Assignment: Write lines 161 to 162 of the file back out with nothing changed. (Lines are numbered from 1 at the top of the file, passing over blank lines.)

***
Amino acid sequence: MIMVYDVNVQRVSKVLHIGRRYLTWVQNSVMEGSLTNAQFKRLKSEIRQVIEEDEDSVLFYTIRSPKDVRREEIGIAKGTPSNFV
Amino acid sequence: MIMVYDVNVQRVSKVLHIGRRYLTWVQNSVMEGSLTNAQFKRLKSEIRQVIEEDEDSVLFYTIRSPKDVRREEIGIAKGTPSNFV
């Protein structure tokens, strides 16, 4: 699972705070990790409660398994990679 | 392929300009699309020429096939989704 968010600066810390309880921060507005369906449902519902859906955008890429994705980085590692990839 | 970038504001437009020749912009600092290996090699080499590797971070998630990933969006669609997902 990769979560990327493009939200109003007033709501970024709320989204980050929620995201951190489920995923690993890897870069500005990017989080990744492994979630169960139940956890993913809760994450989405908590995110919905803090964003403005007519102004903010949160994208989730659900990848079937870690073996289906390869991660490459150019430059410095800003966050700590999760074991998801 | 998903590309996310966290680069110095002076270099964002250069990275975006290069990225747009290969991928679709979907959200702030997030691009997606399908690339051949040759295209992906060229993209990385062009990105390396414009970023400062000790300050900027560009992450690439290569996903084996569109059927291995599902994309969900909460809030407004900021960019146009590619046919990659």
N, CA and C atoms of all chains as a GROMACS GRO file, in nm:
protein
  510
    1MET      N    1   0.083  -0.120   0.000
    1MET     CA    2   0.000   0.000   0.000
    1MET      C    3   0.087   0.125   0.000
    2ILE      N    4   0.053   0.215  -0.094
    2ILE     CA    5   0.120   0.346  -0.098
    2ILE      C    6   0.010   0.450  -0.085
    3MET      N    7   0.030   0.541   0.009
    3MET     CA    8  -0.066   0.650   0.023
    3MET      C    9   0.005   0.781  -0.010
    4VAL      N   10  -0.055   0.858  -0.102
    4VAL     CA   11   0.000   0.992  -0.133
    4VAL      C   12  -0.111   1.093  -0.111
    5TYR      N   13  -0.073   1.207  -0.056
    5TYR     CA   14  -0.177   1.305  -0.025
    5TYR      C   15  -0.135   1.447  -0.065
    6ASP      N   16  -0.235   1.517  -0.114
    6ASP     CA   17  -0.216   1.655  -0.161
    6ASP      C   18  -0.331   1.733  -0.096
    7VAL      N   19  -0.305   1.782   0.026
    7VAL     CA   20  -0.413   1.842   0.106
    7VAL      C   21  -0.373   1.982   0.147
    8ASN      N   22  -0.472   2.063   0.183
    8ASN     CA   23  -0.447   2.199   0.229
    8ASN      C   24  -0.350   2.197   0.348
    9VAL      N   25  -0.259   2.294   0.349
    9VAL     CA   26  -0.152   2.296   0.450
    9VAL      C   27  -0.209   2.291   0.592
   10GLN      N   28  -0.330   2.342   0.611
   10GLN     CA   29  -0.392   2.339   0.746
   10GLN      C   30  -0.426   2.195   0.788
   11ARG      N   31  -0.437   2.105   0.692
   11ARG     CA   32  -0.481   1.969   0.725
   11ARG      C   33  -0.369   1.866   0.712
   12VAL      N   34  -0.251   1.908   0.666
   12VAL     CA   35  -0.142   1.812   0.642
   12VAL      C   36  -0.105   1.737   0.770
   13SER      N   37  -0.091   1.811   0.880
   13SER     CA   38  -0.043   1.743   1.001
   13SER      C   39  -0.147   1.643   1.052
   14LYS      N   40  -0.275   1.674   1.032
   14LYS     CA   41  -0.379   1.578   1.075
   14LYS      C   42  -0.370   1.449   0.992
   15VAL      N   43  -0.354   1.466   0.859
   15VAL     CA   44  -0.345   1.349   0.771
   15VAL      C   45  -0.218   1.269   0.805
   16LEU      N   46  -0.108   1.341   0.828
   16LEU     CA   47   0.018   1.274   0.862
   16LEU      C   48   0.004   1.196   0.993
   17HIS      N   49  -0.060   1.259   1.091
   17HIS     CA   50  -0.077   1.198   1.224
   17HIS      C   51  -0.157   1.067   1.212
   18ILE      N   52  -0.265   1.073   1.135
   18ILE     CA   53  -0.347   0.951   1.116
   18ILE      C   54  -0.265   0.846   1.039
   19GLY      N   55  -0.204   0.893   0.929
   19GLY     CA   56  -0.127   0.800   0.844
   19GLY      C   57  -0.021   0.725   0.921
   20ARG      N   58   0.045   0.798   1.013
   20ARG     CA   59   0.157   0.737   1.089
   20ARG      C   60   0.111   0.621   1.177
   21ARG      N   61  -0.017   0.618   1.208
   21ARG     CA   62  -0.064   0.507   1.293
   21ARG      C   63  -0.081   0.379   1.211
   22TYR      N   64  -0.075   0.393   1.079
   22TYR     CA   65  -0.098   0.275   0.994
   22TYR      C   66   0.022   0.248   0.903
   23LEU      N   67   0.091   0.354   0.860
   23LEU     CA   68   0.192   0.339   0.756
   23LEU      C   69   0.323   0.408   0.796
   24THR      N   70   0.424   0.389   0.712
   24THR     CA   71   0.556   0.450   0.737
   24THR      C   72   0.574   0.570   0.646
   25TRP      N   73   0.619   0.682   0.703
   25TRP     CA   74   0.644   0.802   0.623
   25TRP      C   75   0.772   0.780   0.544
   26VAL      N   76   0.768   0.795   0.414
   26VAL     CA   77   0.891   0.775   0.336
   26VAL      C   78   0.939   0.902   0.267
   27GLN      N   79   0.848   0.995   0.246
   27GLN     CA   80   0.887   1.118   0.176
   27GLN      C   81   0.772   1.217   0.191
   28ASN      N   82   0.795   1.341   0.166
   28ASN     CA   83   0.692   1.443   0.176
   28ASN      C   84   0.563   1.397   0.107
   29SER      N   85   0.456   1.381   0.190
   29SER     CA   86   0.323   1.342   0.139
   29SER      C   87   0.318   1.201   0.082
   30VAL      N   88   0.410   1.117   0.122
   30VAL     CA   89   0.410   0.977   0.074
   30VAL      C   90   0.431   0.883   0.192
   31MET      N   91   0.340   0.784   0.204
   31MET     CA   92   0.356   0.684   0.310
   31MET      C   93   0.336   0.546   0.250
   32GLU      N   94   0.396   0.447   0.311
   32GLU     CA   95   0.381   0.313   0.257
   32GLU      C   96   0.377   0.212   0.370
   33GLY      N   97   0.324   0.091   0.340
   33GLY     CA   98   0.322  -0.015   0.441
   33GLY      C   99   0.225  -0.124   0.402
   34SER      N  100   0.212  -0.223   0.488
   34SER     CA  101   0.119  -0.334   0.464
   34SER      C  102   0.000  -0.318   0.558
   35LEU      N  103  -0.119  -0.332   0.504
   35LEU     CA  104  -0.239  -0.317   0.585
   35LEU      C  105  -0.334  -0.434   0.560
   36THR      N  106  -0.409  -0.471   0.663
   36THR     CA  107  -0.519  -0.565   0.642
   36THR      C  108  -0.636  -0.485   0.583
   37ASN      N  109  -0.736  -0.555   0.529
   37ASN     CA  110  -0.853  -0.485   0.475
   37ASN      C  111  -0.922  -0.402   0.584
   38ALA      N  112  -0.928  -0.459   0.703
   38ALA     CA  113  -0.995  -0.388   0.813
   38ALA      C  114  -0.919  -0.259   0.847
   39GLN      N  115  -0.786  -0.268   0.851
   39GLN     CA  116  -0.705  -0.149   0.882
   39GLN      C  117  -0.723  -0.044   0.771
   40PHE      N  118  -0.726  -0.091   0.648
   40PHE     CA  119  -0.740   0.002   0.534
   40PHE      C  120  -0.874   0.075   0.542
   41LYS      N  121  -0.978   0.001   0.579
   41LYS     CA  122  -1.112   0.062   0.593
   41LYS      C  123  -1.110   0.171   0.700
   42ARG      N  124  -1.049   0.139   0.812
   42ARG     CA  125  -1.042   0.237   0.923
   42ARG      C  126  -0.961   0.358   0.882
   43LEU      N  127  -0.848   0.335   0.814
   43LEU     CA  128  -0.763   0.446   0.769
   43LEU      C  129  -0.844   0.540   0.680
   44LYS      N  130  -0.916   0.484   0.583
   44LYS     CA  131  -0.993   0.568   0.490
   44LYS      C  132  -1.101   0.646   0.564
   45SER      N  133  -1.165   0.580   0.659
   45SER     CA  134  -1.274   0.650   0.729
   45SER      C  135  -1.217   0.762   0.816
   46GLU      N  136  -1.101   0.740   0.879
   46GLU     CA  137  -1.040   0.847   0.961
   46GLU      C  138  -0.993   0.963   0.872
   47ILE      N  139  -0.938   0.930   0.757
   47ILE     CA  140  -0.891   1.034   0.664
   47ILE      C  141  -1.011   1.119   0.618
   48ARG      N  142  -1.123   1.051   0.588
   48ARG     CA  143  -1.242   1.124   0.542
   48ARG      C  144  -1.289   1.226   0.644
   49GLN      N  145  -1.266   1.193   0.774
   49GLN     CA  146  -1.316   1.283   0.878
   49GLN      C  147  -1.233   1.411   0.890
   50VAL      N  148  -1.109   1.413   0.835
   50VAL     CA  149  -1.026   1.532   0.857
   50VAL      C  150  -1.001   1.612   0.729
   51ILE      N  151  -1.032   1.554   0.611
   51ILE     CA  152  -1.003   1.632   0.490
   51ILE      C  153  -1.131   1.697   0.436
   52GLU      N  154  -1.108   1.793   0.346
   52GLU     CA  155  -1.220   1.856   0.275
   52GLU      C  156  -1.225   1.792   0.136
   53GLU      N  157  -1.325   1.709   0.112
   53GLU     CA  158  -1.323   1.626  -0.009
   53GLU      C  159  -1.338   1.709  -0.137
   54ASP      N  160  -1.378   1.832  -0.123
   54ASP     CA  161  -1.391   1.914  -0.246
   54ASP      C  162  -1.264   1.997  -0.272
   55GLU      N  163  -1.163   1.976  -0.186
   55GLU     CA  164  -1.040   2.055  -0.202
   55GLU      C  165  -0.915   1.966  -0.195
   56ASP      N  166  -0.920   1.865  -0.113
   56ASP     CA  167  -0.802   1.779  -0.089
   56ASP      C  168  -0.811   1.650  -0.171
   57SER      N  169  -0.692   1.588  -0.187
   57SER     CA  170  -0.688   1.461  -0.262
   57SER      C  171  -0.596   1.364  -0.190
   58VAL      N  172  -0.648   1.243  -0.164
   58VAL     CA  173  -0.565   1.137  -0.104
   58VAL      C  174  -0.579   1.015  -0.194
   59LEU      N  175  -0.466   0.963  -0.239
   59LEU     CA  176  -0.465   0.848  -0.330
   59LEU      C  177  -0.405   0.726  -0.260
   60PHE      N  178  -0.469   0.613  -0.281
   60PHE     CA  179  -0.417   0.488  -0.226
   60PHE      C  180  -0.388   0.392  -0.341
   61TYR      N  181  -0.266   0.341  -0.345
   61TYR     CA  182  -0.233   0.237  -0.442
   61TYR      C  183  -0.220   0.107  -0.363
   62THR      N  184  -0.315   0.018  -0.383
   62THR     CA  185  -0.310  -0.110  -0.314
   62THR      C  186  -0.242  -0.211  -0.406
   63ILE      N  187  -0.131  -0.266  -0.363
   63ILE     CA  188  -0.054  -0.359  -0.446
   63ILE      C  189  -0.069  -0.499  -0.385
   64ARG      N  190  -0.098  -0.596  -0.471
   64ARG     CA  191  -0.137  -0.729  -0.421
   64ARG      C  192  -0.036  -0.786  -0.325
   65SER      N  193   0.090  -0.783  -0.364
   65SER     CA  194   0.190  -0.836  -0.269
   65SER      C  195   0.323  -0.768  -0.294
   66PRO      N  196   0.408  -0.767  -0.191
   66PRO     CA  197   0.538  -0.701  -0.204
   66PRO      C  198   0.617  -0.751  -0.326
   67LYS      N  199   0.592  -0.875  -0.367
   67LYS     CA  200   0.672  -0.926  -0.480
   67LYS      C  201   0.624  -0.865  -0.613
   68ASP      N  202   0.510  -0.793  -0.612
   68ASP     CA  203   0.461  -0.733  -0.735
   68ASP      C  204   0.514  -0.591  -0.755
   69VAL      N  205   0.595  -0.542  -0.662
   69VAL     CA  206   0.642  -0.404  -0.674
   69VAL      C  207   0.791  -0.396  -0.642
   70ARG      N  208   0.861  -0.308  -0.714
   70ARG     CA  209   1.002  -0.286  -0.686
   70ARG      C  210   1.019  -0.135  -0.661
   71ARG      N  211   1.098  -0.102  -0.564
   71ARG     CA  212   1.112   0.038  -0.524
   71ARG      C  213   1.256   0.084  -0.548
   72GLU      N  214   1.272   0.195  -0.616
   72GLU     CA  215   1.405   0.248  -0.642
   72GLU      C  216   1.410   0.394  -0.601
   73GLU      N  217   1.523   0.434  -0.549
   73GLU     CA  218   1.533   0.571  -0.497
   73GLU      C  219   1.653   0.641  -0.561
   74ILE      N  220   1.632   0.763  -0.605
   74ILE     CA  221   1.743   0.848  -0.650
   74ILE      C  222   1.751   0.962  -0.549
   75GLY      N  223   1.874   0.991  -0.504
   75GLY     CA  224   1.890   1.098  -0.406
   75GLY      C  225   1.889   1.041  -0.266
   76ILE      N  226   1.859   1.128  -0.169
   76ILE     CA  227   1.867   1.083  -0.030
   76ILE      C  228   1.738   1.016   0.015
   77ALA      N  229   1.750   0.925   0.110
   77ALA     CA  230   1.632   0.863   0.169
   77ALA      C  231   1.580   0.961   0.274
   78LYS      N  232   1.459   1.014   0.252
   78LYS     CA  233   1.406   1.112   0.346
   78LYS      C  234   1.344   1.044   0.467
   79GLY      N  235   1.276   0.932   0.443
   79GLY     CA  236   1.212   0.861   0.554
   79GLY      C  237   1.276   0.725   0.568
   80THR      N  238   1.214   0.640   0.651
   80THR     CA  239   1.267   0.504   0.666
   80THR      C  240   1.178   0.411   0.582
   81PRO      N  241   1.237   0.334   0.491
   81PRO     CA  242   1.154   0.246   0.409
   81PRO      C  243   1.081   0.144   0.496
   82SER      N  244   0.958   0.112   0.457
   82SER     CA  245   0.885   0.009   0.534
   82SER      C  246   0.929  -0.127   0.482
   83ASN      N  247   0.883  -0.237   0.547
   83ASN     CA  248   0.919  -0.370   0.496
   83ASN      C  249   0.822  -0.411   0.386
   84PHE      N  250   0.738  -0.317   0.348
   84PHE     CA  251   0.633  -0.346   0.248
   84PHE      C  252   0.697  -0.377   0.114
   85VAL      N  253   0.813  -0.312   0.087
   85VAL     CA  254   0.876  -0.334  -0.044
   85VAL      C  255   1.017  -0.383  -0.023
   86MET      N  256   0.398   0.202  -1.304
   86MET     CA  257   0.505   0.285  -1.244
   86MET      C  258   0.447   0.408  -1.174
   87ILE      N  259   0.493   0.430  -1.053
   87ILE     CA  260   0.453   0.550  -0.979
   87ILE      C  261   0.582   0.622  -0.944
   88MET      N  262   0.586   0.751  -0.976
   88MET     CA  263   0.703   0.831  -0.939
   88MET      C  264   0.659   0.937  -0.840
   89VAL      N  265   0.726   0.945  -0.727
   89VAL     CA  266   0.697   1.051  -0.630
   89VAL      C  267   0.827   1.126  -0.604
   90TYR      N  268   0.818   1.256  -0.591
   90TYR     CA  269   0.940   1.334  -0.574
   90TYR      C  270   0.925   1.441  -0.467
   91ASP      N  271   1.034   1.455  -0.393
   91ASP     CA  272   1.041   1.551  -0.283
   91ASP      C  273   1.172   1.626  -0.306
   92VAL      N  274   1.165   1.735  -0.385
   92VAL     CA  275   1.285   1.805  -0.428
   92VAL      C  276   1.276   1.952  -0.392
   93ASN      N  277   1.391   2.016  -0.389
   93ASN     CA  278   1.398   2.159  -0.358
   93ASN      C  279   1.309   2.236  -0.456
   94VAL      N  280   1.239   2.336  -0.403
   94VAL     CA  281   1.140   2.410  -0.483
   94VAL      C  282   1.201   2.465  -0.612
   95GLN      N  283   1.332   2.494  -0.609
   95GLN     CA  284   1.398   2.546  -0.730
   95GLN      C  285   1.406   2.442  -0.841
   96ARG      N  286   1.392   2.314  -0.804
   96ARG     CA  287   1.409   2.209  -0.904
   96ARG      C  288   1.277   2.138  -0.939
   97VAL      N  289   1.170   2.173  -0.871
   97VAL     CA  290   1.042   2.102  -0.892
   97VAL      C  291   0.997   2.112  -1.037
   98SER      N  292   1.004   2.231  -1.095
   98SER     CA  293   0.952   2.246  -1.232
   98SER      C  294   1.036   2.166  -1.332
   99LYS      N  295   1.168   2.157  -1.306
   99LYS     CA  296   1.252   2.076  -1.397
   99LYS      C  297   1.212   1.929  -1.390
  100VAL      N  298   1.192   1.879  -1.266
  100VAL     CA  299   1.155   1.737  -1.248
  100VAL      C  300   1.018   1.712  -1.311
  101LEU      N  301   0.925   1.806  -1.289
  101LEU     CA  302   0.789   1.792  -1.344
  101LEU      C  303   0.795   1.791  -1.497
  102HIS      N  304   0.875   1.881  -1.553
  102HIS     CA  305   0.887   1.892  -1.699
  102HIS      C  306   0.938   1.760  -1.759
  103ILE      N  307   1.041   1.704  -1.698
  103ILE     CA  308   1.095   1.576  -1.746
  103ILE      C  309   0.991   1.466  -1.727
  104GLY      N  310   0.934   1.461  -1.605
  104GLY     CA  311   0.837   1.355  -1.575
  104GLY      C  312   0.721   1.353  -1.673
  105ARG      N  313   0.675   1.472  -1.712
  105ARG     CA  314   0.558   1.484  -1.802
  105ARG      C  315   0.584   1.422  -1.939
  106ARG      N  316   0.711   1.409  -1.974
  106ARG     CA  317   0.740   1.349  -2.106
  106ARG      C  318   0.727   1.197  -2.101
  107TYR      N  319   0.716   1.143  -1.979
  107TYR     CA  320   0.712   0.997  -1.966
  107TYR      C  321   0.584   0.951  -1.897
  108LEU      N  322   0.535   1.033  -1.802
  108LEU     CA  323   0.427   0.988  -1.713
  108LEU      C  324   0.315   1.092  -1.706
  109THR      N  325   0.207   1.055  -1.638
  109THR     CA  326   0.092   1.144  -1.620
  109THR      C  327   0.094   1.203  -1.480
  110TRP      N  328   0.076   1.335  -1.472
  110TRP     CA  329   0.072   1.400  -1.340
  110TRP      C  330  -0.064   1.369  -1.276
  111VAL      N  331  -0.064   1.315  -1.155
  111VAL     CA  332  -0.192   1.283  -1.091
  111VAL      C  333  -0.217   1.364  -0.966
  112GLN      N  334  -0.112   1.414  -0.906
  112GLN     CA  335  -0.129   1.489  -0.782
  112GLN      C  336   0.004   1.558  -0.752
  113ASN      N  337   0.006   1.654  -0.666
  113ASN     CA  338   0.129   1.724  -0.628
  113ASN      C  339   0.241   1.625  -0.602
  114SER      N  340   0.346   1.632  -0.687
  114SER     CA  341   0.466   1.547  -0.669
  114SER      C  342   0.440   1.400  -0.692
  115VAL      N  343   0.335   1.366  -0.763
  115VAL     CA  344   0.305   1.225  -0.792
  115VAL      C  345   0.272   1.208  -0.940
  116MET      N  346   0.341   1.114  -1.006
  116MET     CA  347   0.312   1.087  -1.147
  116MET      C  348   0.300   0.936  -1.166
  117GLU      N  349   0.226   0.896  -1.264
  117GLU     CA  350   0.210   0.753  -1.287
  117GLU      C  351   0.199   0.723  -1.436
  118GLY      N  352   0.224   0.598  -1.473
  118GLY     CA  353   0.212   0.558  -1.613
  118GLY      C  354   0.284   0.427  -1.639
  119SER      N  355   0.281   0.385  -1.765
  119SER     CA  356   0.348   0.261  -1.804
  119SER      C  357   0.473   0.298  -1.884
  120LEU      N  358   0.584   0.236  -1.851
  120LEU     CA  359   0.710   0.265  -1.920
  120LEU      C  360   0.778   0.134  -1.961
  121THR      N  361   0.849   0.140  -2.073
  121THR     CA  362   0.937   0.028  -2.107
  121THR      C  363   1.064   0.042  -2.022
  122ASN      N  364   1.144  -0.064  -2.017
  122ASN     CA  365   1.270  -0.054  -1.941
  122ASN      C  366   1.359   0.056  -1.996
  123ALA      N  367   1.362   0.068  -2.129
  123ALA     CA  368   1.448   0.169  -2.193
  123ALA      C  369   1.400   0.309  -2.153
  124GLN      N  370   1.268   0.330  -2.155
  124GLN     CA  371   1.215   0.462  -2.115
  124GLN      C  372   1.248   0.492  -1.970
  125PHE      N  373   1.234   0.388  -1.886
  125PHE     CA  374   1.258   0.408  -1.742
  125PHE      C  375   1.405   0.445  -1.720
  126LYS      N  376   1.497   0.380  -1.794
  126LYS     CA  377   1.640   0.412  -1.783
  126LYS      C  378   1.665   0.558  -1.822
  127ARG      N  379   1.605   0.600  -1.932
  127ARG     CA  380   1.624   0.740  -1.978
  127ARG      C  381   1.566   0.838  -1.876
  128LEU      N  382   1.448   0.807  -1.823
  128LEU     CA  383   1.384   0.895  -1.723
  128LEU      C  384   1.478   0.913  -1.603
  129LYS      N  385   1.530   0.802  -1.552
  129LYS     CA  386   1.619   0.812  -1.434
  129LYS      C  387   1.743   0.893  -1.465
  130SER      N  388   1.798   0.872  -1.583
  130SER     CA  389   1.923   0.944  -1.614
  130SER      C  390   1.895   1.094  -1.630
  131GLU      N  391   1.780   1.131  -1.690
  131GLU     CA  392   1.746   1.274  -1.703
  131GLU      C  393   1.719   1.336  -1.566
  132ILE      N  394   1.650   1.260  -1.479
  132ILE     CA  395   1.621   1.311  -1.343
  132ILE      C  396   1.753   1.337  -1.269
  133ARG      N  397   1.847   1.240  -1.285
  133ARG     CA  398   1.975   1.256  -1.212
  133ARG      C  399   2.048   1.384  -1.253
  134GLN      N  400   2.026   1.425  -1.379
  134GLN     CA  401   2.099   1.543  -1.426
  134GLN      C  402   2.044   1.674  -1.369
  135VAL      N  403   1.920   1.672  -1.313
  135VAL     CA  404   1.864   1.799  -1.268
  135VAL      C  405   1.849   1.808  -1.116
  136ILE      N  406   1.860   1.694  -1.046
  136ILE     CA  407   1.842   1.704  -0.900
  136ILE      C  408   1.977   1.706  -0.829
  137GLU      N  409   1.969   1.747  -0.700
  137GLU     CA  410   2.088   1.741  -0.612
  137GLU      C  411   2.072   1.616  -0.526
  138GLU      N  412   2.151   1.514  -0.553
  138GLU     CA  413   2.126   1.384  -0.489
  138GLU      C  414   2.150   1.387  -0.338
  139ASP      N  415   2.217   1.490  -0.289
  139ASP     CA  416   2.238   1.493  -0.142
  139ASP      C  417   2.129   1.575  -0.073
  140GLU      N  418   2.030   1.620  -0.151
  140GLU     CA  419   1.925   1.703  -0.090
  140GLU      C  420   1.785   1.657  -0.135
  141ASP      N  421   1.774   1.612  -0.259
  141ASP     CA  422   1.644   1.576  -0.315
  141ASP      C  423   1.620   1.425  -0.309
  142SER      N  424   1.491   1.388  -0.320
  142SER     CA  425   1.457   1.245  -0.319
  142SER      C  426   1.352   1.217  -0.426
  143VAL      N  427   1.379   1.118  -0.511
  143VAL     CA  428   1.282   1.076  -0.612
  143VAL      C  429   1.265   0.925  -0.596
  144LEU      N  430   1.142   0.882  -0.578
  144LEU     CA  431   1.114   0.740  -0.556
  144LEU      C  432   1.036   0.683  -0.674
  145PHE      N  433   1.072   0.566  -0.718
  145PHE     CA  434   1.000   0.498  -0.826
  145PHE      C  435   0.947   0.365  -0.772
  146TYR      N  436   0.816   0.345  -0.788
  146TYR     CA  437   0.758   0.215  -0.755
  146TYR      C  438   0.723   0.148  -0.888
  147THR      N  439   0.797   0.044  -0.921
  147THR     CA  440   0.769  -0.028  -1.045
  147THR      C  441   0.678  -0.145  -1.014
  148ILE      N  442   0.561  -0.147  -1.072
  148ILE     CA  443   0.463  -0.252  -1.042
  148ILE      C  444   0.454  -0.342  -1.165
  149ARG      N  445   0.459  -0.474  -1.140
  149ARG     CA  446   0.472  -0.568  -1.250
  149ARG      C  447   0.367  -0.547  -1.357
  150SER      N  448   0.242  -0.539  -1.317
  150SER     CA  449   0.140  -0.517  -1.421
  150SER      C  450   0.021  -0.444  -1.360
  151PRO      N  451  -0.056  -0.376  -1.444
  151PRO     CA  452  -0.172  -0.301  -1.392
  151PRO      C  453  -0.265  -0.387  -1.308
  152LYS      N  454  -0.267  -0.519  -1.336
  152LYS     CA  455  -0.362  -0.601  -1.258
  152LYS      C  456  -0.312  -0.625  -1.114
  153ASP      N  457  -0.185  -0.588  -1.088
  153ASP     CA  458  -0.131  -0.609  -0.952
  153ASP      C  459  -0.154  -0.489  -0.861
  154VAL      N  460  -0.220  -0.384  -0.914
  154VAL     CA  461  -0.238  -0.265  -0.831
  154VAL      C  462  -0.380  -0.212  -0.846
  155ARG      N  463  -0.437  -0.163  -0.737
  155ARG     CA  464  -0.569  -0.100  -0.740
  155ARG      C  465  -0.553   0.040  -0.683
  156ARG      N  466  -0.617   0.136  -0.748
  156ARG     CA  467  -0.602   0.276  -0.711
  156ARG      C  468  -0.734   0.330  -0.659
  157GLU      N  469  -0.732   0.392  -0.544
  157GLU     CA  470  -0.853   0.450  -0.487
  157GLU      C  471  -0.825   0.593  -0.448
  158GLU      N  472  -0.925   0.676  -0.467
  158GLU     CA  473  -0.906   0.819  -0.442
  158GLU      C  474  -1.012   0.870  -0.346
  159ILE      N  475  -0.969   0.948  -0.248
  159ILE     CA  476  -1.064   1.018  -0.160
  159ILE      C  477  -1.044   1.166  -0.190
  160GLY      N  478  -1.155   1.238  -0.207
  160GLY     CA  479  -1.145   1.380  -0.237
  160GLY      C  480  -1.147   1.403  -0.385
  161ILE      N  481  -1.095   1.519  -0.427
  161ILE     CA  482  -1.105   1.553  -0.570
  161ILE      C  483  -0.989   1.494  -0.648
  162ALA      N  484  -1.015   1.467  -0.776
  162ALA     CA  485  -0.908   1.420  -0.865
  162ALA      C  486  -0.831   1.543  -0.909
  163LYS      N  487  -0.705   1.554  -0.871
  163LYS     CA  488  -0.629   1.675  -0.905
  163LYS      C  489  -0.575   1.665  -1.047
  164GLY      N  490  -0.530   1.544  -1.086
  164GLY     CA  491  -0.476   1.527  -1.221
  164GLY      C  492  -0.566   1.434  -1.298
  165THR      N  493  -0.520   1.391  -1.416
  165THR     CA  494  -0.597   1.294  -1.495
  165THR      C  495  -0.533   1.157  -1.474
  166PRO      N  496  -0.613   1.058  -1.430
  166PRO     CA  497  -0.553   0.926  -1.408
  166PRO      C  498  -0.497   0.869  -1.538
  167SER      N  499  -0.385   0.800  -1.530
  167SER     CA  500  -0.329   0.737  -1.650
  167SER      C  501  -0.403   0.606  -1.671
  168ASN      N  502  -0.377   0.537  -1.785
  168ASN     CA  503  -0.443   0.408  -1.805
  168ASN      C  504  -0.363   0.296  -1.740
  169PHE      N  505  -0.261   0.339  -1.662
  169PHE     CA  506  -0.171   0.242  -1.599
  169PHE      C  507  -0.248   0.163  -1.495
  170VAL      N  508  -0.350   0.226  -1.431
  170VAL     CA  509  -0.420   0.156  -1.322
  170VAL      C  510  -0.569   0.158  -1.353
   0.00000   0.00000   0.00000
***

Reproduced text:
   52GLU     CA  155  -1.220   1.856   0.275
   52GLU      C  156  -1.225   1.792   0.136